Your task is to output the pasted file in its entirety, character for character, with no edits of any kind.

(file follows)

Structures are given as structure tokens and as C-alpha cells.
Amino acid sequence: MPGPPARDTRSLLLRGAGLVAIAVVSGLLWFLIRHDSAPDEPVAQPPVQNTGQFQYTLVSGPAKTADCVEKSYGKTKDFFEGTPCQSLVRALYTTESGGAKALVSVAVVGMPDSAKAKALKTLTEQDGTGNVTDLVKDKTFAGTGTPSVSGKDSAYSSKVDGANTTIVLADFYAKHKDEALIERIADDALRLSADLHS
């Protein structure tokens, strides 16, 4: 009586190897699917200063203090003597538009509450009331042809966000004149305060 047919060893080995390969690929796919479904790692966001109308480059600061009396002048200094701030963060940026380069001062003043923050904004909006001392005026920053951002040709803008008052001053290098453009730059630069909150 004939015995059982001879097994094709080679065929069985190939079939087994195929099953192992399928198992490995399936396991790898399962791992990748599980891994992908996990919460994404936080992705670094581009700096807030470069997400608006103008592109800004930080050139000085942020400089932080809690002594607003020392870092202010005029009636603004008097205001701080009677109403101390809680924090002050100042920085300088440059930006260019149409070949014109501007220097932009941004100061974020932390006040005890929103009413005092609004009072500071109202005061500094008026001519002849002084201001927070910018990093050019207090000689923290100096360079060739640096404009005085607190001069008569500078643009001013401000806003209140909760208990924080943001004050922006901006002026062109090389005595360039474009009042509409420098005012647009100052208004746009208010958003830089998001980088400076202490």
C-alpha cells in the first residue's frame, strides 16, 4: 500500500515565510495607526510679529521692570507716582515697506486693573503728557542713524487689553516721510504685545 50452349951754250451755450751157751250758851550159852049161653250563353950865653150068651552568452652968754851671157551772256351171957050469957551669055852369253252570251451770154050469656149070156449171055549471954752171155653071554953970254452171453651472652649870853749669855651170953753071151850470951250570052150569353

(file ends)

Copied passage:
Structures are given as structure tokens and as C-alpha cells.
Amino acid sequence: MPGPPARDTRSLLLRGAGLVAIAVVSGLLWFLIRHDSAPDEPVAQPPVQNTGQFQYTLVSGPAKTADCVEKSYGKTKDFFEGTPCQSLVRALYTTESGGAKALVSVAVVGMPDSAKAKALKTLTEQDGTGNVTDLVKDKTFAGTGTPSVSGKDSAYSSKVDGANTTIVLADFYAKHKDEALIERIADDALRLSADLHS
């Protein structure tokens, strides 16, 4: 009586190897699917200063203090003597538009509450009331042809966000004149305060 047919060893080995390969690929796919479904790692966001109308480059600061009396002048200094701030963060940026380069001062003043923050904004909006001392005026920053951002040709803008008052001053290098453009730059630069909150 004939015995059982001879097994094709080679065929069985190939079939087994195929099953192992399928198992490995399936396991790898399962791992990748599980891994992908996990919460994404936080992705670094581009700096807030470069997400608006103008592109800004930080050139000085942020400089932080809690002594607003020392870092202010005029009636603004008097205001701080009677109403101390809680924090002050100042920085300088440059930006260019149409070949014109501007220097932009941004100061974020932390006040005890929103009413005092609004009072500071109202005061500094008026001519002849002084201001927070910018990093050019207090000689923290100096360079060739640096404009005085607190001069008569500078643009001013401000806003209140909760208990924080943001004050922006901006002026062109090389005595360039474009009042509409420098005012647009100052208004746009208010958003830089998001980088400076202490």
C-alpha cells in the first residue's frame, strides 16, 4: 500500500515565510495607526510679529521692570507716582515697506486693573503728557542713524487689553516721510504685545 50452349951754250451755450751157751250758851550159852049161653250563353950865653150068651552568452652968754851671157551772256351171957050469957551669055852369253252570251451770154050469656149070156449171055549471954752171155653071554953970254452171453651472652649870853749669855651170953753071151850470951250570052150569353